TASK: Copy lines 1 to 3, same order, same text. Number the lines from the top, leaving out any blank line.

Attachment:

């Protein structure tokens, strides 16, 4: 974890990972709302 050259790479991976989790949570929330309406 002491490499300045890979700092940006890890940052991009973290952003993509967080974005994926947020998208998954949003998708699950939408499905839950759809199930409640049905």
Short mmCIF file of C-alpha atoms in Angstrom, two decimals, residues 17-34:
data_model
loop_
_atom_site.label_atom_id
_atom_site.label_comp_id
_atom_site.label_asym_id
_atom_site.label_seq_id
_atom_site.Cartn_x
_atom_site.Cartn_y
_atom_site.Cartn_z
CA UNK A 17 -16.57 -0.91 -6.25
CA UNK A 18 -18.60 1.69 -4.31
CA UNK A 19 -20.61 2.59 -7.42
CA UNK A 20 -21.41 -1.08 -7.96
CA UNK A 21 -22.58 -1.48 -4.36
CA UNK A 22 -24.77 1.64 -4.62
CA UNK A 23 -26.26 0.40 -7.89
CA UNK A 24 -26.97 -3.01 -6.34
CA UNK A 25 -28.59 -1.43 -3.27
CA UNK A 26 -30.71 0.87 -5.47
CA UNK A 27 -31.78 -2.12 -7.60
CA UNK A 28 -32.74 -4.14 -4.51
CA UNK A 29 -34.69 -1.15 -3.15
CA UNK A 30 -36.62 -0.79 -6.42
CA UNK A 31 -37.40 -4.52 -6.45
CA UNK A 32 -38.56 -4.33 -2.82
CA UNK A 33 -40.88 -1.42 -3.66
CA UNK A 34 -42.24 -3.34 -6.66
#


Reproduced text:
């Protein structure tokens, strides 16, 4: 974890990972709302 050259790479991976989790949570929330309406 002491490499300045890979700092940006890890940052991009973290952003993509967080974005994926947020998208998954949003998708699950939408499905839950759809199930409640049905």
Short mmCIF file of C-alpha atoms in Angstrom, two decimals, residues 17-34:
data_model